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Wherever he turned his arms, success waited on him. He had a fleet of a hundred penteconters, and bowmen to the number of a thousand. Herewith he plundered all, without distinction of friend or foe; for he argued that a friend was better pleased if you gave him back what you had taken from him, than if you spared him at the first. He captured many of the islands, and several towns upon the mainland. Among his other doings he overcame the Lesbians in a sea-fight, when they came with all their forces to the help of Miletus, and made a number of them prisoners. These persons, laden with fetters, dug the moat which surrounds the castle at Samos. Herodotus, Histories Book 3

Polycrates, son of Aeaces, was the tyrant of Samos from 535 BC to 515 BC.

He took power during a festival of Hera with his brothers Pantagnotus and Syloson, but soon had Pantagnotus killed and exiled Syloson to take full control for himself. He then allied with Amasis II, pharaoh of Egypt, as well as the tyrant of Naxos Lygdamis. With a navy of 100 penteconters and an army of 1000 archers, he plundered the islands of the Aegean Sea and the cities on the Ionian coast of Asia Minor, defeating and enslaving the navies of Lesbos and Miletus. He also conquered the small island of Rhenea, which he chained to nearby Delos as a dedication to Apollo.

Heraion, Samos

World Heritage sites : The Heraion of Samos, sculptures at the Sacred way leading to the monumental Hera Temple.

Amasis

Amasis,

He had a reputation as both a fierce warrior and an enlightened tyrant. On Samos he built an aqueduct, a large temple of Hera (to which Amasis dedicated many gifts), and a palace later rebuilt by the Roman emperor Caligula. He was a patron of the poet Anacreon, and of the Crotonian doctor Democedes. According to Herodotus, Amasis thought Polycrates was too successful, and advised him to throw away whatever he valued most in order to escape a reversal of fortune. Polycrates followed the advice and threw a jewel-encrusted ring into the sea; however, a few days later, a fisherman caught a large fish that he wished to share with the tryant. While Polycrates' cooks were preparing the fish for eating, they discovered the ring inside of it. Polycrates told Amasis of his good fortune, and Amasis immediately broke off their alliance, believing that such a lucky man would eventually come to a disastrous end.

It is more likely that the alliance was ended because Polycrates allied with the Persian king Cambyses II against Egypt. By this time, Polycrates had created a navy of 40 triremes, probably becoming the first Greek state with a fleet of such ships. He manned these triremes with men he considered to be politically dangerous, and instructed Cambyses to execute them; the exiles suspected Polycrates' plan, however, and turned back from Egypt to attack the tryant. They defeated Polycrates at sea but could not take the island. They then sailed to mainland Greece and allied with Sparta and Corinth, who invaded the island. After 40 days they withdrew their unsuccessful siege.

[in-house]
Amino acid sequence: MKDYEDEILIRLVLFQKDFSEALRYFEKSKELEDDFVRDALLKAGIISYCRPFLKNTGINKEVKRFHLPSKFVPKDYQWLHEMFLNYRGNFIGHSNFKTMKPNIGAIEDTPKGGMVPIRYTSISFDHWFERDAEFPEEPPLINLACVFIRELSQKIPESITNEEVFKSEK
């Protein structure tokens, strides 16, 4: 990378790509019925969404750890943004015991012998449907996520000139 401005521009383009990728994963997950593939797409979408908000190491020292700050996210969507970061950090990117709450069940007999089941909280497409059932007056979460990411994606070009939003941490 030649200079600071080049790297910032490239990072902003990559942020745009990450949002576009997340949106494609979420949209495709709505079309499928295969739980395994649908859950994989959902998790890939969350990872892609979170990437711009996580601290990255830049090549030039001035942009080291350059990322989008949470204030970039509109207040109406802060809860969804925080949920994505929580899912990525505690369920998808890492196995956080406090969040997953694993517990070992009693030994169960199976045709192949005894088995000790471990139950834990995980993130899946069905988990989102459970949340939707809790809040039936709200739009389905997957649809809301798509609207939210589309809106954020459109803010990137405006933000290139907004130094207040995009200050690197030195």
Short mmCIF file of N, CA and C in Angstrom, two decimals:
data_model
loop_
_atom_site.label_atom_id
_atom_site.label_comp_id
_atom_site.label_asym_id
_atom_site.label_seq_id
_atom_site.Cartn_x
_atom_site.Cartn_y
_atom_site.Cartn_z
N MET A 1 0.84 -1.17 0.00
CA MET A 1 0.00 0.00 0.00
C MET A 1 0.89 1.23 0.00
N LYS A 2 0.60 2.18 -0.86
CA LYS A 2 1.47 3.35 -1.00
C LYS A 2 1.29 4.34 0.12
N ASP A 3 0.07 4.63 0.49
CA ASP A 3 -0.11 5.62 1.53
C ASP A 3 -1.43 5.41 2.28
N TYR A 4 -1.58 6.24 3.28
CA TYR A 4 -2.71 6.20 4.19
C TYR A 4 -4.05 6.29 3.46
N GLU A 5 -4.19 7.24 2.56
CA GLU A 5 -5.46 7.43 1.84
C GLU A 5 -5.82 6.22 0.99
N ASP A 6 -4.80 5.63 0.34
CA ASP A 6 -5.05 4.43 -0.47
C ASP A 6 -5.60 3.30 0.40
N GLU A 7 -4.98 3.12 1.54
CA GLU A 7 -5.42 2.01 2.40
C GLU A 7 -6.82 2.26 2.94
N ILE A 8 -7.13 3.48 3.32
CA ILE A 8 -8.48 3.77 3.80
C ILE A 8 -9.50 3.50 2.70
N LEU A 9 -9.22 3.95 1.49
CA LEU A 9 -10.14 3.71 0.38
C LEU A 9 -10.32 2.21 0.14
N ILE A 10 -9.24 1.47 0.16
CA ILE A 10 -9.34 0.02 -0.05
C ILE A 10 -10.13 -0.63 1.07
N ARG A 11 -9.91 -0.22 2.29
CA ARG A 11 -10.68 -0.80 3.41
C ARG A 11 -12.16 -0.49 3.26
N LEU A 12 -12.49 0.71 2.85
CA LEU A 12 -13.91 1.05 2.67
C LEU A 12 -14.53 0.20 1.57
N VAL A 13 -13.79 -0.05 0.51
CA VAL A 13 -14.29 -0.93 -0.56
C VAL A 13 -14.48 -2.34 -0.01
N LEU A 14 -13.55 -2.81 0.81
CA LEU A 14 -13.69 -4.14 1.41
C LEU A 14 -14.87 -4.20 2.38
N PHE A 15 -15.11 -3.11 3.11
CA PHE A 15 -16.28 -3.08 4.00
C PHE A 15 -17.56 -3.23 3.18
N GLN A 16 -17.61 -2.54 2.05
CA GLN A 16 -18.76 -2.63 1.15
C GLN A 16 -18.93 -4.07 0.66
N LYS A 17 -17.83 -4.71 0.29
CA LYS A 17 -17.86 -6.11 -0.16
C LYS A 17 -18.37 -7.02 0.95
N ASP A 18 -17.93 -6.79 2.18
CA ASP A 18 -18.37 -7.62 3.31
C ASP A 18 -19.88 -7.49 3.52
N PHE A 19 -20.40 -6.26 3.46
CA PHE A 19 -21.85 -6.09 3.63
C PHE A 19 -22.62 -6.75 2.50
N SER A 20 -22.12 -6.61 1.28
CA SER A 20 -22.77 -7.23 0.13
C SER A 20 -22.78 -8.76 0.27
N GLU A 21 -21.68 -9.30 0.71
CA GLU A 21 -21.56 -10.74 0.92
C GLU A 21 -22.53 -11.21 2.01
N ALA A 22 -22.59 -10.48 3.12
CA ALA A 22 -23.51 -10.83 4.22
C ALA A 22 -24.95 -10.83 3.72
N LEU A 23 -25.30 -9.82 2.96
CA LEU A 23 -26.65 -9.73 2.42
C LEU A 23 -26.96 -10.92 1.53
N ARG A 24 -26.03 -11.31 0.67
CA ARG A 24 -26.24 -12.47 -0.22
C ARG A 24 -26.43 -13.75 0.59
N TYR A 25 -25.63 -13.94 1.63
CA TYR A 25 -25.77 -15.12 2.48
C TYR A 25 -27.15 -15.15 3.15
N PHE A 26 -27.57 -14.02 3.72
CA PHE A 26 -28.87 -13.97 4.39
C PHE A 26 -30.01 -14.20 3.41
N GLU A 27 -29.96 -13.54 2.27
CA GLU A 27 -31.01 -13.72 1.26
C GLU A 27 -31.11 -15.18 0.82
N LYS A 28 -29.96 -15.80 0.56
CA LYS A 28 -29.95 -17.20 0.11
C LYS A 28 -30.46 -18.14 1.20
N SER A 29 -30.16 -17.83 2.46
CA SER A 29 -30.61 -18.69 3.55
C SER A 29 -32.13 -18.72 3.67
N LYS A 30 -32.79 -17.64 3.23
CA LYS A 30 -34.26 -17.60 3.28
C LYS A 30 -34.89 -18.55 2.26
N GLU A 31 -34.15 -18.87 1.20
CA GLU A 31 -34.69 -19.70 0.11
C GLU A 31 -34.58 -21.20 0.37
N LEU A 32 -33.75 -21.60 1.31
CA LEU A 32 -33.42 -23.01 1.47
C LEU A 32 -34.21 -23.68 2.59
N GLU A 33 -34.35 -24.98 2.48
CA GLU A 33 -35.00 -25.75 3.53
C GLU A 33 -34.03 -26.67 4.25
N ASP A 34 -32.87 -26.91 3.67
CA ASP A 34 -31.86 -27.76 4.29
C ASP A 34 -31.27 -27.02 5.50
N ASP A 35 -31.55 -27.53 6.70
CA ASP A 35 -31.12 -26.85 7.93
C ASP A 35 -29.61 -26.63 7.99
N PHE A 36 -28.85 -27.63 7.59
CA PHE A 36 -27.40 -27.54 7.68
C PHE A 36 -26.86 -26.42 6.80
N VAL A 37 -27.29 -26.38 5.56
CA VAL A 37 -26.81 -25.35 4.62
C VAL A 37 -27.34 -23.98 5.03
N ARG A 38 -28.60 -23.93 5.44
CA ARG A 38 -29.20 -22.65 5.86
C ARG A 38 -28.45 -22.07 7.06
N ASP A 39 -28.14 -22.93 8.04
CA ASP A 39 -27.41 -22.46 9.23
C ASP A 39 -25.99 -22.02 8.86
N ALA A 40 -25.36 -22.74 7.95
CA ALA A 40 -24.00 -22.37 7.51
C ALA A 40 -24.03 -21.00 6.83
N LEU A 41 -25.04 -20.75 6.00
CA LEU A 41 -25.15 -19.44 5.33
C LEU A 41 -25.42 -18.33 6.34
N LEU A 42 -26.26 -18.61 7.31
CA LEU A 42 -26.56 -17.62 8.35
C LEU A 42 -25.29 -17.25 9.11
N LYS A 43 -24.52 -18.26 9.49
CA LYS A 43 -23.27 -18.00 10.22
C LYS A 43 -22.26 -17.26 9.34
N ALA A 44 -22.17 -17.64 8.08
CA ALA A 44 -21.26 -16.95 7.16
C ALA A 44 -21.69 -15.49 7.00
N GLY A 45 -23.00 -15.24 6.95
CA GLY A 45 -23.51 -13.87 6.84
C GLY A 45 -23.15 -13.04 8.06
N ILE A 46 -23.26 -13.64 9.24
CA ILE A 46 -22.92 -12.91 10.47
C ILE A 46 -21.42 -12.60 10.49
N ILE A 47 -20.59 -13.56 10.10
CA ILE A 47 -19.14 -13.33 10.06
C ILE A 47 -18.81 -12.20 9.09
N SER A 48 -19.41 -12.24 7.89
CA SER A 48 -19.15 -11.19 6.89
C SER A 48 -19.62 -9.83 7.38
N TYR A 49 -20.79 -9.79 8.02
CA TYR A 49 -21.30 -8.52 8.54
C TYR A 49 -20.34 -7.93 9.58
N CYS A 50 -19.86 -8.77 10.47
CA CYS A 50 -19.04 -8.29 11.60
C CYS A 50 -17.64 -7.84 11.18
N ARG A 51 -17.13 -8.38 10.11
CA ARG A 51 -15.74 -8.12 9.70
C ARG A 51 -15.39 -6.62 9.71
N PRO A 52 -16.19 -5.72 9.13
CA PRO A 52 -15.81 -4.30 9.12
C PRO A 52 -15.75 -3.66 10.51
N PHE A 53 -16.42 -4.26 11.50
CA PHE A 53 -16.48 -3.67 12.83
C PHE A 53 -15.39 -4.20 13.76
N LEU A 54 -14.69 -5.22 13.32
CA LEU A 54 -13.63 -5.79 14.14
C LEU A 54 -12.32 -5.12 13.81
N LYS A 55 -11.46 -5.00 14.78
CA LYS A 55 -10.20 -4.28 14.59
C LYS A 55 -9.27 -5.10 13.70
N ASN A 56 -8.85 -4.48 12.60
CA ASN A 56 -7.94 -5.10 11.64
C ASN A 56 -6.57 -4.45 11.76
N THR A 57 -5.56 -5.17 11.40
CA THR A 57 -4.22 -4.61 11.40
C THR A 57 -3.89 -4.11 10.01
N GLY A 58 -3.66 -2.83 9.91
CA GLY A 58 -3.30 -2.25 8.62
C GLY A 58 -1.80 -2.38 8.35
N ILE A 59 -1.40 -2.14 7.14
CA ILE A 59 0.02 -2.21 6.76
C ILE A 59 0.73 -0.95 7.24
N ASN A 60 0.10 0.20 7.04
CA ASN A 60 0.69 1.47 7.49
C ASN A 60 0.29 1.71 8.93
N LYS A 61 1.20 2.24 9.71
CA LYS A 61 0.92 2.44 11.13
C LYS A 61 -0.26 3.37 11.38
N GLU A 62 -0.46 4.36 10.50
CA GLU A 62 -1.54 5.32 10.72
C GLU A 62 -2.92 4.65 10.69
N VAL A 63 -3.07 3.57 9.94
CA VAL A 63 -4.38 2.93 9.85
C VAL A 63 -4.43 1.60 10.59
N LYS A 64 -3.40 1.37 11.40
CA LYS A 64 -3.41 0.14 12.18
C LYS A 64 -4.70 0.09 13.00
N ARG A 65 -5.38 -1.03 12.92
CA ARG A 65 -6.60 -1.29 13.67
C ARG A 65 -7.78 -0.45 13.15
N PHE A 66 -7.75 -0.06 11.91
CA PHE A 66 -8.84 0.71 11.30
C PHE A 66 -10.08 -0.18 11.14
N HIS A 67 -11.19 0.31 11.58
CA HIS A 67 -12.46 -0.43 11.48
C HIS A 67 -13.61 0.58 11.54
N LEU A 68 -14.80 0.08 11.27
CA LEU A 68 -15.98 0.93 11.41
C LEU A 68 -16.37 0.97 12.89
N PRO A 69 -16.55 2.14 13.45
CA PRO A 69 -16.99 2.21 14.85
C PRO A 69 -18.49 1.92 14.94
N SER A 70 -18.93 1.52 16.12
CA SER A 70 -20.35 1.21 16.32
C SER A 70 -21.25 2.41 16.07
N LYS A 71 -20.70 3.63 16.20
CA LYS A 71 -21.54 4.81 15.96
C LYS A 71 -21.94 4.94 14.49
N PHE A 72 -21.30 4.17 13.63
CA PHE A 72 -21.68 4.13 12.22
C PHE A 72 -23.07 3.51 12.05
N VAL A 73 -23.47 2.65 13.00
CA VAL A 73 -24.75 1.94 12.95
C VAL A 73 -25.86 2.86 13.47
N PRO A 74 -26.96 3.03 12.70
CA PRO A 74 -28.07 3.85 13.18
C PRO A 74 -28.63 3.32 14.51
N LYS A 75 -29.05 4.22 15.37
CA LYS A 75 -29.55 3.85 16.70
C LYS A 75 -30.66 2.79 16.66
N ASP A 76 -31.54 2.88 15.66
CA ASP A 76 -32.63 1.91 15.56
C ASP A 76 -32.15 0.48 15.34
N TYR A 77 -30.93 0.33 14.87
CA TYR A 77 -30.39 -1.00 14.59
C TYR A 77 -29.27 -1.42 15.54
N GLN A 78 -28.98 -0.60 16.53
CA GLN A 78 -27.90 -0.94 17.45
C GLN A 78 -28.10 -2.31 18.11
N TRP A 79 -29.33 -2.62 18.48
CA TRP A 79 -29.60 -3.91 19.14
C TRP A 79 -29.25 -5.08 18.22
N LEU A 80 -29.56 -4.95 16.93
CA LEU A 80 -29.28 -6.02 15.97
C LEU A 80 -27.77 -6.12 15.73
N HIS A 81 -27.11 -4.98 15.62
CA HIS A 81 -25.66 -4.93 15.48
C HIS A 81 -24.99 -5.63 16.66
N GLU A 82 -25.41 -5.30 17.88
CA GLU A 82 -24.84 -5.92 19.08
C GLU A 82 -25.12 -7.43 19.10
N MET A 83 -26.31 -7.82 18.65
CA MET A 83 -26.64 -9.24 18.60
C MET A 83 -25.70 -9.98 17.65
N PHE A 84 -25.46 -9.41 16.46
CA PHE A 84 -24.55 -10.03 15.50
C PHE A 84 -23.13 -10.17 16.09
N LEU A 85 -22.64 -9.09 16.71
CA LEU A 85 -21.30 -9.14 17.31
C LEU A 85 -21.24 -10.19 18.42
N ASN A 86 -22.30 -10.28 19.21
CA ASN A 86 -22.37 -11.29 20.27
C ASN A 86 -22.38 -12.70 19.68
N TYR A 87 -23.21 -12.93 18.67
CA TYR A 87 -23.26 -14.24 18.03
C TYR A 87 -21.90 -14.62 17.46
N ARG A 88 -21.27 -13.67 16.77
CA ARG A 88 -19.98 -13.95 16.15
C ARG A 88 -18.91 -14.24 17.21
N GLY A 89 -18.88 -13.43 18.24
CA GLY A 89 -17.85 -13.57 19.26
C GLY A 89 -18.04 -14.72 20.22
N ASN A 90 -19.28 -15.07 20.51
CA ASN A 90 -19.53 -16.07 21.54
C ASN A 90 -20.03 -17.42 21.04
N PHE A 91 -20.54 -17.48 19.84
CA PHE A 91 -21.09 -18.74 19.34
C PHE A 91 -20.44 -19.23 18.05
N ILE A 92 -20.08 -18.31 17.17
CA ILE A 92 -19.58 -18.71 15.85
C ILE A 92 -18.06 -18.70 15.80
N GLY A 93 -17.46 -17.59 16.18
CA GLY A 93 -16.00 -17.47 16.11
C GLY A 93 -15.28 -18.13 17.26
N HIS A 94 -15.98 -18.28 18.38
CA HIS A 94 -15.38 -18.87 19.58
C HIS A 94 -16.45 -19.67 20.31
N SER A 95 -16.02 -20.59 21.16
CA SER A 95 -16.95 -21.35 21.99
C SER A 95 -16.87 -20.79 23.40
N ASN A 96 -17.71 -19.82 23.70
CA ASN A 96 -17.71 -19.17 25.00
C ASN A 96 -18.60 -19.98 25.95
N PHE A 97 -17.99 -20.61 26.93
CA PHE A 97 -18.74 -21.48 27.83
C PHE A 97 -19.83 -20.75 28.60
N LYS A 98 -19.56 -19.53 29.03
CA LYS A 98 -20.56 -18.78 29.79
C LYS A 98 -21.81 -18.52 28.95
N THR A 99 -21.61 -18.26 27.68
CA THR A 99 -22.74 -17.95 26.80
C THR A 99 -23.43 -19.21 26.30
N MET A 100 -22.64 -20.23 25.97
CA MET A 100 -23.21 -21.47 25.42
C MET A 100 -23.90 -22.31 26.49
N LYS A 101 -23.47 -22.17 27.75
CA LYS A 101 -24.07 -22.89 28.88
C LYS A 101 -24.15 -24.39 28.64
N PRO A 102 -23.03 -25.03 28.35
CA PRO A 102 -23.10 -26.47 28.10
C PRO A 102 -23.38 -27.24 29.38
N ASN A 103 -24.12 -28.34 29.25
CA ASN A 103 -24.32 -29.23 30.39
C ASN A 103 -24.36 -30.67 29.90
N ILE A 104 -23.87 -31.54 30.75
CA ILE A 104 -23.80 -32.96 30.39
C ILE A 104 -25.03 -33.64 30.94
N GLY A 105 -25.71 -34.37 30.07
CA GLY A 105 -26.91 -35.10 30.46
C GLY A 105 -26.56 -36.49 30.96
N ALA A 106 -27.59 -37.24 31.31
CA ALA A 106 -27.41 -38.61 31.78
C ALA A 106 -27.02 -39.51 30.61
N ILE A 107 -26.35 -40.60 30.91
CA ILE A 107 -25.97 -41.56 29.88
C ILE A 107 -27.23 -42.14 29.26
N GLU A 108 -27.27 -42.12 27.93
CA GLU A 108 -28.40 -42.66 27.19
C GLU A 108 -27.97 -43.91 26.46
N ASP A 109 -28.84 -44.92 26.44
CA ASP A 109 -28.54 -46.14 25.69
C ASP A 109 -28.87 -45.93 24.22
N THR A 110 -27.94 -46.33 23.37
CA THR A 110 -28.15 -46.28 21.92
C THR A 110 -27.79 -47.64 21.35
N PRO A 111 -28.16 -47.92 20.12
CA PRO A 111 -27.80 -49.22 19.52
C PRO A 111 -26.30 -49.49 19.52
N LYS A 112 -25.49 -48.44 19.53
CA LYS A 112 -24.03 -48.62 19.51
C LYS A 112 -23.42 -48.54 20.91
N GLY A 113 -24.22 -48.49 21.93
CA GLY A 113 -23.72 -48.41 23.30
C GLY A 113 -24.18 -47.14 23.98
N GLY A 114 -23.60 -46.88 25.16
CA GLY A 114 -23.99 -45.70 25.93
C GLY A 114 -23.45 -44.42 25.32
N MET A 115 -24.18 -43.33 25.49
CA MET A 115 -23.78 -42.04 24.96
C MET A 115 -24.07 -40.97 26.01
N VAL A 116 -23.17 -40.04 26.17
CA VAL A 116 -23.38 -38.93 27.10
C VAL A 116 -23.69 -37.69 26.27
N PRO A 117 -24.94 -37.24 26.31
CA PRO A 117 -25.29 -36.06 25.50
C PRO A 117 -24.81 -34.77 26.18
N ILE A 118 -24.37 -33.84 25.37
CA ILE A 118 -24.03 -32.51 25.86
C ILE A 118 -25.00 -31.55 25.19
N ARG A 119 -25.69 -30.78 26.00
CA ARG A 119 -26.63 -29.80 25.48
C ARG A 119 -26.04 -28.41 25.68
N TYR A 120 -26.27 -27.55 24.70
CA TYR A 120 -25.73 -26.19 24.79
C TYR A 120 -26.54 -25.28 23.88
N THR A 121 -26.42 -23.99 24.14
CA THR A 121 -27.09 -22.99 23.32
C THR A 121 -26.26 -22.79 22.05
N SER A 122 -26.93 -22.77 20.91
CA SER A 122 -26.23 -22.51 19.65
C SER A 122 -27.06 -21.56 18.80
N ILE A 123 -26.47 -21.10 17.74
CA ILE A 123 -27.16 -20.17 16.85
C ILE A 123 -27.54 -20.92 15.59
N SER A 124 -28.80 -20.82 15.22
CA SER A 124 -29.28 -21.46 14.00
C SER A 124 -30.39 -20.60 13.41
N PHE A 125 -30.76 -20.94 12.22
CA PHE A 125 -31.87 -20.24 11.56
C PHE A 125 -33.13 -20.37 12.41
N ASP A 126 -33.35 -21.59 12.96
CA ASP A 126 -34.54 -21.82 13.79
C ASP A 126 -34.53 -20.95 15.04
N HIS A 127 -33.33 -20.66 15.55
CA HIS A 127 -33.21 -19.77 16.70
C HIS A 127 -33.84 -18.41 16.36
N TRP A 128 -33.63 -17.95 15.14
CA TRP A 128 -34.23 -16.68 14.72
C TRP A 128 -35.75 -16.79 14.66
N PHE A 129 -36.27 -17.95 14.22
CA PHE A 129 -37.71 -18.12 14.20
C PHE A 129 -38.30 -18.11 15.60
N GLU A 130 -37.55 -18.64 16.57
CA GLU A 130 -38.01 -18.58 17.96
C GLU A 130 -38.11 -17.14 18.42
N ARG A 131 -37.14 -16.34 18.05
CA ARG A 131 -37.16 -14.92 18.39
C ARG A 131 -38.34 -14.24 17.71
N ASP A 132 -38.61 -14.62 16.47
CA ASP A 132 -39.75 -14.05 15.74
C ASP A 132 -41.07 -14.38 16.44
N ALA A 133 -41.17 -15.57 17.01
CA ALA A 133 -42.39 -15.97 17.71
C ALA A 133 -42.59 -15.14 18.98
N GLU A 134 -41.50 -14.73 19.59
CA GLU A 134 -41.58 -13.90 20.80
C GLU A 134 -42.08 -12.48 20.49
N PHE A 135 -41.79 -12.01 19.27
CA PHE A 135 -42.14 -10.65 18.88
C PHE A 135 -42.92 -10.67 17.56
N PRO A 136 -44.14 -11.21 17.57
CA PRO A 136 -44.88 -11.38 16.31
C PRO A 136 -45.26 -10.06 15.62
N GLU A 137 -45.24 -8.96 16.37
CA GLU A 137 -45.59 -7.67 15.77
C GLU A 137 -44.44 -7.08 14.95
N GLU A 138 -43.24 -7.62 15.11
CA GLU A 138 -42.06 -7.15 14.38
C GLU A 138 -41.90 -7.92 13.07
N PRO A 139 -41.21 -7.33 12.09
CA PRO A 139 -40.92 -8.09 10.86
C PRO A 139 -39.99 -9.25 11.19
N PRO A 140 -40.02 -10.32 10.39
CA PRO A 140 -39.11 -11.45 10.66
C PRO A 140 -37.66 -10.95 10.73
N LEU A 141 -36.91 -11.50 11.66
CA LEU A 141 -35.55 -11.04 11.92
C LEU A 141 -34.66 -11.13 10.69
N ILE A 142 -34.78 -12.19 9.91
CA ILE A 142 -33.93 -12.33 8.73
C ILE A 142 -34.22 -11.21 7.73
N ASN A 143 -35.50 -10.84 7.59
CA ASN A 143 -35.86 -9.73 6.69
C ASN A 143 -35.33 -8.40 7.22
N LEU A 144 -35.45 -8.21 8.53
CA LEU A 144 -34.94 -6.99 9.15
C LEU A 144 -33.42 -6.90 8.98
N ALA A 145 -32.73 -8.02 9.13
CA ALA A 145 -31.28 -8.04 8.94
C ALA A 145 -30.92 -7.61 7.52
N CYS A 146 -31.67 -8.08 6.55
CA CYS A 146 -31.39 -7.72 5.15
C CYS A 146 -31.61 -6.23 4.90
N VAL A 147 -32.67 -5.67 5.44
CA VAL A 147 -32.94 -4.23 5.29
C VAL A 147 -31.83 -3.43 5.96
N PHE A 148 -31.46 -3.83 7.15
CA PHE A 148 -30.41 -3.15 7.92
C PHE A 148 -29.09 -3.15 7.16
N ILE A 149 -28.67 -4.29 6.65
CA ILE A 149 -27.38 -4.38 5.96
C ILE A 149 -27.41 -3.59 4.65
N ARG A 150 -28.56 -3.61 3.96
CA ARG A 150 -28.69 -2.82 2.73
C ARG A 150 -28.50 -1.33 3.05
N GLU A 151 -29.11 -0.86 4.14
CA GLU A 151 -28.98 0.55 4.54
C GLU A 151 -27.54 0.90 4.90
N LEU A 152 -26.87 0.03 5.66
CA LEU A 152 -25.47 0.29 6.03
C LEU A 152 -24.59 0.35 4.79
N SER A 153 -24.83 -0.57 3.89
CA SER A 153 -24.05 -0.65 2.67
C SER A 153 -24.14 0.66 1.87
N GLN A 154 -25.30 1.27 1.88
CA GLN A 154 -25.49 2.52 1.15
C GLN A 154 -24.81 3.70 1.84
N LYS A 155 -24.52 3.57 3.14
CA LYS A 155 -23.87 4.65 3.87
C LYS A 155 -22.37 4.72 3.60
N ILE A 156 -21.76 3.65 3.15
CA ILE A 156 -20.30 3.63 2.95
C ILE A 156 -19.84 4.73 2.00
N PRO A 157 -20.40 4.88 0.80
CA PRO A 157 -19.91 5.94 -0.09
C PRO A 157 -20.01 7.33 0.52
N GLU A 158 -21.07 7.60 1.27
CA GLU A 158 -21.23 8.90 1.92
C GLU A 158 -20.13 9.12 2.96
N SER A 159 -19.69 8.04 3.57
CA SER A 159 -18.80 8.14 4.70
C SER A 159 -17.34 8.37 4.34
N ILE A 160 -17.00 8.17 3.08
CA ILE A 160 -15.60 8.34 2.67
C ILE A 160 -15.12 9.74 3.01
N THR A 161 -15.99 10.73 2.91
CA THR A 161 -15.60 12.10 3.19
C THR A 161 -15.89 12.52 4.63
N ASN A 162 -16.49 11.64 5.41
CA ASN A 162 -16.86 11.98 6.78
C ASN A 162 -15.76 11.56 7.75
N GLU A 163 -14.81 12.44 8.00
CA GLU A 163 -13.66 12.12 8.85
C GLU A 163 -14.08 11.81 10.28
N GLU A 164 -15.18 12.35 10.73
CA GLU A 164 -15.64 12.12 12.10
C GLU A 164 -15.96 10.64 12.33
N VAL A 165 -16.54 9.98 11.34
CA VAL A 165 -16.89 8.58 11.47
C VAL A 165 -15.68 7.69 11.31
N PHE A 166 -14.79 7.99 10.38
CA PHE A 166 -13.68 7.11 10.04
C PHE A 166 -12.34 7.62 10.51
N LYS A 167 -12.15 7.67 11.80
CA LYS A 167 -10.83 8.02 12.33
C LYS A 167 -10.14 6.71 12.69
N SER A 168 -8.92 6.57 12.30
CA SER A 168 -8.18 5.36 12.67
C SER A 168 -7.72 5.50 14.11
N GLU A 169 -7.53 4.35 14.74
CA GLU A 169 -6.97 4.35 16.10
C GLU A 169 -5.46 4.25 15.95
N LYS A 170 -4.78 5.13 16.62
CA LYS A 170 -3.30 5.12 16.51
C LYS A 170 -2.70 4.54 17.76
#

Herodotus also tells the story of Polycrates' death. Near the end of the reign of Cambyses, the governor of Sardis, Oroetes, planned to kill Polycrates, either because he had been unable to add Samos to Persia's territory, or because Polycrates had supposedly snubbed a Persian ambassador. In any case, Polycrates was invited to Sardis, and despite the prophetic warnings of his daughter, he was assassinated. The manner is not recorded by Herodotus, as it was apparently an undignified end for a glorious tyrant, but he may have been crucified.

Aristotle, Politics Book 5:

Another art of the tyrant is to sow quarrels among the citizens; friends should be embroiled with friends, the people with the notables, and the rich with one another. Also he should impoverish his subjects; he thus provides against the maintenance of a guard by the citizen and the people, having to keep hard at work, are prevented from conspiring. The Pyramids of Egypt afford an example of this policy; also the offerings of the family of Cypselus, and the building of the temple of Olympian Zeus by the Peisistratidae, and the great Polycratean monuments at Samos; all these works were alike intended to occupy the people and keep them poor

Polycrates and the Tunnel of Eupalinos

Polycrates Complex

Pausanias

The first men to melt bronze and to cast images were the Samians Rhoecus the son of Philaeus and Theodorus the son of Telecles. Theodorus also made the emerald signet, which Polycrates, the tyrant of Samos, constantly wore, being exceedingly proud of it.

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